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6

This is a prime reason why different applications should be using different principals to authenticate on. If you use Login1 for 5 applications, then it would become a nightmare to manage security if you ever need those 5 different applications to have different security schemes. My recommendation? Have a separate login for both of those applications. ...


2

I've never heard of comments causing a problem. The code you captured from the running server and the posted source are for different SPs. It makes me think that maybe the ..SU01 version is still in your database and being executed (from a job perhaps?) whereas you are trying to debug the ..SU012_XML code. For testing you could add another INSERT to the ...


2

My initial thought was a logon trigger but, sadly, those only fire after a successful login. The documentation for the Audit Login Failed Event Class says that failed login audits will include the application name, but I haven't observed that so far (I only tested failed logins from changing connections within Management Studio, so maybe it is exposed in ...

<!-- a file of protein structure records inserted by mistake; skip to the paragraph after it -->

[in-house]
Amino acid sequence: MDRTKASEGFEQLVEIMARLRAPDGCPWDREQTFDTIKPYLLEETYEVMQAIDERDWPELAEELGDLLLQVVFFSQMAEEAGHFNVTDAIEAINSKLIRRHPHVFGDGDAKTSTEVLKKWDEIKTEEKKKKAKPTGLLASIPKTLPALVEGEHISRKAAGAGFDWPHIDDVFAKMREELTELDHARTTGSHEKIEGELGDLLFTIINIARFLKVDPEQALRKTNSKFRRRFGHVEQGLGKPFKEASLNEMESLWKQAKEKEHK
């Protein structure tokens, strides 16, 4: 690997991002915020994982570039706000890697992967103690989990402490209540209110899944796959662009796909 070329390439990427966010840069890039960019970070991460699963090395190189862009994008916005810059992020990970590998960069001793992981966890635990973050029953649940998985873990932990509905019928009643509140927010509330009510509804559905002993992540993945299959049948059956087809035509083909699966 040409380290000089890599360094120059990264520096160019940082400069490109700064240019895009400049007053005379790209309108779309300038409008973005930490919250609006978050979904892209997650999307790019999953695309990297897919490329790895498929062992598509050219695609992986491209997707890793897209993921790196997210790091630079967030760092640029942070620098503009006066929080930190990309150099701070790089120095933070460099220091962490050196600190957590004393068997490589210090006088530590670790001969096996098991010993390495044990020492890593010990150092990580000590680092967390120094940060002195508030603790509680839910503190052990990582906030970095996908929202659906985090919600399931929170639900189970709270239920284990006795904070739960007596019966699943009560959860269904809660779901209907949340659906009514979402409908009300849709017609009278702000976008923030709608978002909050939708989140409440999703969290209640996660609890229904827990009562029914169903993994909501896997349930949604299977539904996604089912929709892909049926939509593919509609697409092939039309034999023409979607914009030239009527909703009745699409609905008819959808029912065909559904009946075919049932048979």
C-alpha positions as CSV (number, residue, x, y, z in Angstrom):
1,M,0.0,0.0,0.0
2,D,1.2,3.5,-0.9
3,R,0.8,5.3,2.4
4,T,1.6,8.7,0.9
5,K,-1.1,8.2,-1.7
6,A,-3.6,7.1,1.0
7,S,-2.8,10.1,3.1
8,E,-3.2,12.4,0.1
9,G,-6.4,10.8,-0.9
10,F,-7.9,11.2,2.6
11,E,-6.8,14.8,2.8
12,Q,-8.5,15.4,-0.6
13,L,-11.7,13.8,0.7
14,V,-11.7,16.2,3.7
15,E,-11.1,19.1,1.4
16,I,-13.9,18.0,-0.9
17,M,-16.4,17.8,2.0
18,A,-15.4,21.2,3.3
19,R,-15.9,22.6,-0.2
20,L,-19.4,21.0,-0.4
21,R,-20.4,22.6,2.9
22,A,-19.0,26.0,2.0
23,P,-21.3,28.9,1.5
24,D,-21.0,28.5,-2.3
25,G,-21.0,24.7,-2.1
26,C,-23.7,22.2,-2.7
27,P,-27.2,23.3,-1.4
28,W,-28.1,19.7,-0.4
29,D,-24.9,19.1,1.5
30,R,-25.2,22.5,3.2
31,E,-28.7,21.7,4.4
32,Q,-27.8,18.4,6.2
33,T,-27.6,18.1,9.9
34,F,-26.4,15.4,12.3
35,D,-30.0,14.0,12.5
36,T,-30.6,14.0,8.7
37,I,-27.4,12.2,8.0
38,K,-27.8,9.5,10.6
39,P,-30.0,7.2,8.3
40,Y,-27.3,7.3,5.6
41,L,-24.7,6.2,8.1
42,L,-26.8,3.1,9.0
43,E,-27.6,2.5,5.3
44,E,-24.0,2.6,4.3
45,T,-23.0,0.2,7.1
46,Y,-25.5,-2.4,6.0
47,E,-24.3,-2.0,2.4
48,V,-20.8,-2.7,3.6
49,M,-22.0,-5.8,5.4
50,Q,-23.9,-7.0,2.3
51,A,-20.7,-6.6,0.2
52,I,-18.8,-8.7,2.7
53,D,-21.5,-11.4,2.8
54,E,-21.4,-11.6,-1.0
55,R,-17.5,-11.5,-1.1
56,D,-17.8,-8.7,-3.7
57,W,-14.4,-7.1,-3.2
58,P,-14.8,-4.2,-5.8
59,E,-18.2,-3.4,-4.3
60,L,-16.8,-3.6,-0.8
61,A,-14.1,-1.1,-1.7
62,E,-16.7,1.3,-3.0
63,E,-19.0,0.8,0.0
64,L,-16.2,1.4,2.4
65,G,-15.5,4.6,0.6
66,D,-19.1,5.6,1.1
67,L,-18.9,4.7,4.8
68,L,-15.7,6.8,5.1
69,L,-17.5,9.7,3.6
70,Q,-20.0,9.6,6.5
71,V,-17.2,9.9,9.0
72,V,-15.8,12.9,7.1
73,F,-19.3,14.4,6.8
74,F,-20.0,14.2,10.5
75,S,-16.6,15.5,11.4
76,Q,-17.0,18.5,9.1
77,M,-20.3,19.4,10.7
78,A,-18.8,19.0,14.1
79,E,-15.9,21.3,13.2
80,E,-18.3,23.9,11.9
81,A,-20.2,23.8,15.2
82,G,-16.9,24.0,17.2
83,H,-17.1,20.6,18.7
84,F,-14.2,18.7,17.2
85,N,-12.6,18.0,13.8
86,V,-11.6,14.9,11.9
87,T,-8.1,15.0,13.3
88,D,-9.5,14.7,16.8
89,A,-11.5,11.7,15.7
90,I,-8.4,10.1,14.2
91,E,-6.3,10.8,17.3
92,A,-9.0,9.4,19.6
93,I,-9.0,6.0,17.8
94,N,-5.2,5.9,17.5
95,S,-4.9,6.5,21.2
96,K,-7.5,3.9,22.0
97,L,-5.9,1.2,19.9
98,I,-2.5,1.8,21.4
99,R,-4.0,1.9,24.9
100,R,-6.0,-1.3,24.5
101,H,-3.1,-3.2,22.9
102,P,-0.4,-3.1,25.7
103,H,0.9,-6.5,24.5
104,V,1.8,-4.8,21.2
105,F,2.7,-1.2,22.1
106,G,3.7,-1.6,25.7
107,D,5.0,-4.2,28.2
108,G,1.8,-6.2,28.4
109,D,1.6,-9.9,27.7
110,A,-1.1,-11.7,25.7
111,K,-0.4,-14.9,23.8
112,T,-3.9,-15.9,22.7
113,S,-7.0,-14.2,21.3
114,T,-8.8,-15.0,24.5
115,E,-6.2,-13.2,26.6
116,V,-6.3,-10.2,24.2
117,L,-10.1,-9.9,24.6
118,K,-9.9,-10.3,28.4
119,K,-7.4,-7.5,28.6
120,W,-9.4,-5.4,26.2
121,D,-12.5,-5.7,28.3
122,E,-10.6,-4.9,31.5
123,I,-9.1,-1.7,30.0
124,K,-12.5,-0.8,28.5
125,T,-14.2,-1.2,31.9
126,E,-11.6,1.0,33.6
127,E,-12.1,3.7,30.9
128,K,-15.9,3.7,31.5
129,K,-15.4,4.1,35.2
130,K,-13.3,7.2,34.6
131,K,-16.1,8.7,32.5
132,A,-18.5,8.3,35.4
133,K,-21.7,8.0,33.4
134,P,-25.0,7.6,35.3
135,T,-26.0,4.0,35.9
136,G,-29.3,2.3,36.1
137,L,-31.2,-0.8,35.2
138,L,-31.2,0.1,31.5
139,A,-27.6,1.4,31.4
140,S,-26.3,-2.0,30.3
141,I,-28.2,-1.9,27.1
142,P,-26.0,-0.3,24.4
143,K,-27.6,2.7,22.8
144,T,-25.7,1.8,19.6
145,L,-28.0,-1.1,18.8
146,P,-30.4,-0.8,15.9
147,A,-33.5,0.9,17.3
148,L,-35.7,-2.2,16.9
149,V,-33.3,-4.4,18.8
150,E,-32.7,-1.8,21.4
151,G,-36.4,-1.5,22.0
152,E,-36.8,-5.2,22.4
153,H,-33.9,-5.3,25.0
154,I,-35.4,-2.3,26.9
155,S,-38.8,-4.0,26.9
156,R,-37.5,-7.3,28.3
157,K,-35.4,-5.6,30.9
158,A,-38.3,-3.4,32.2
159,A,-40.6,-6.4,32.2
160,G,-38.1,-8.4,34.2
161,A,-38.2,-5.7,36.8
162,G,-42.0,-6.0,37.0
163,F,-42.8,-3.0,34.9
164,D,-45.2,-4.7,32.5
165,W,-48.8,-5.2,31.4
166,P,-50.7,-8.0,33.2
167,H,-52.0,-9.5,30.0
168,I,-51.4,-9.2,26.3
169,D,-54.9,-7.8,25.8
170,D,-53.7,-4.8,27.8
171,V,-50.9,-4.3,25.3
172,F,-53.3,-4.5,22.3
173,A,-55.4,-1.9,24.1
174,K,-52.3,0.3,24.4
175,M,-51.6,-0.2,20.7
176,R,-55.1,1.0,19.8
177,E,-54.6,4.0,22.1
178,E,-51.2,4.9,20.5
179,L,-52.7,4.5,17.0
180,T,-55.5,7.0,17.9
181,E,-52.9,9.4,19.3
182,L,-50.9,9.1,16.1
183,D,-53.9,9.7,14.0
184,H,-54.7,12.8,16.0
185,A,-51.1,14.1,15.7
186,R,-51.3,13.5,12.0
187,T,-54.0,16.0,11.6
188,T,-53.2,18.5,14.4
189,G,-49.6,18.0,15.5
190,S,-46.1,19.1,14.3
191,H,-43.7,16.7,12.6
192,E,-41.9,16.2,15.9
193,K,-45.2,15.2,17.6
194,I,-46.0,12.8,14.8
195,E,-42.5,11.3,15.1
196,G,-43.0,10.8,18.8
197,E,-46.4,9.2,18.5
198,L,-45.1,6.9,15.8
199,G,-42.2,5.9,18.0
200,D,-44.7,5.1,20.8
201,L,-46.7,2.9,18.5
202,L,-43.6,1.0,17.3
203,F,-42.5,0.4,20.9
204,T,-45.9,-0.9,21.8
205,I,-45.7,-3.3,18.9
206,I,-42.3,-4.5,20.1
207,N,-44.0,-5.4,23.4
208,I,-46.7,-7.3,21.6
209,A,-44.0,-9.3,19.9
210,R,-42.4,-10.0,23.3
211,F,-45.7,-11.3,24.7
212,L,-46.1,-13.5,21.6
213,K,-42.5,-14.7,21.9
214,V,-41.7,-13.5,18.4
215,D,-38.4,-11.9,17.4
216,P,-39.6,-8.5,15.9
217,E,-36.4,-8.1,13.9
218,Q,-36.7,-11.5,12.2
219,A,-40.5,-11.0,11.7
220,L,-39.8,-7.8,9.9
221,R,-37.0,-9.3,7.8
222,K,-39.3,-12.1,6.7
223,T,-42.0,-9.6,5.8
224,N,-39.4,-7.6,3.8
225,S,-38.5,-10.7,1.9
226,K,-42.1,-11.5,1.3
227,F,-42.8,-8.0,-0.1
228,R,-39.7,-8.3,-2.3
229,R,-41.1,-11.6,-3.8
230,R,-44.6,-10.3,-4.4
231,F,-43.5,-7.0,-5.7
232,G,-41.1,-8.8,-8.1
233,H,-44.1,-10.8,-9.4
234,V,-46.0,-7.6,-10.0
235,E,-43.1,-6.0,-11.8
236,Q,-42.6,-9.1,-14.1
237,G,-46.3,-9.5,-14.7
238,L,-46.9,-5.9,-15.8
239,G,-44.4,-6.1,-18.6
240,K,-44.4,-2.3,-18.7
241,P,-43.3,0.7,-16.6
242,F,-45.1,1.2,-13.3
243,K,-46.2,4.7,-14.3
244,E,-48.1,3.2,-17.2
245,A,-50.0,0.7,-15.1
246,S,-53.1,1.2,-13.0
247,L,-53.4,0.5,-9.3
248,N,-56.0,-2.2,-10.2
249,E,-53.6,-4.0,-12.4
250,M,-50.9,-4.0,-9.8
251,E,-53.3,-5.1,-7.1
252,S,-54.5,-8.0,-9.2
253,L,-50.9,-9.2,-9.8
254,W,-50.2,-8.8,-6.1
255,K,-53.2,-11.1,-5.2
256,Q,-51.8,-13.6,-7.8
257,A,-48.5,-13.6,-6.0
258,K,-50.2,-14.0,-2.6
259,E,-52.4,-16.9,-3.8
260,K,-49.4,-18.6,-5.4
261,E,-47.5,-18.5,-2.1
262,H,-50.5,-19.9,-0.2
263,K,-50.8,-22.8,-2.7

2

As pointed above by Jeremy, permissions can almost always be found on the corresponding reference document within Books Online for SQL Server. On these reference documents, there is typically a section titled Permissions (typically towards the bottom of the document) which contains your desired data. CREATE LOGIN (copied directly from the reference) ...


1

This really isn't an SQL Server issue - it seems more of a firewall issue. If you are in a situation where your SQL Servers are directly accessible from dudes in china - I'd be sorting out why no one in your outfit is handling networking/firewalls etc It sounds quite possible that you need to be worried about more servers than just the one you've noticed ...



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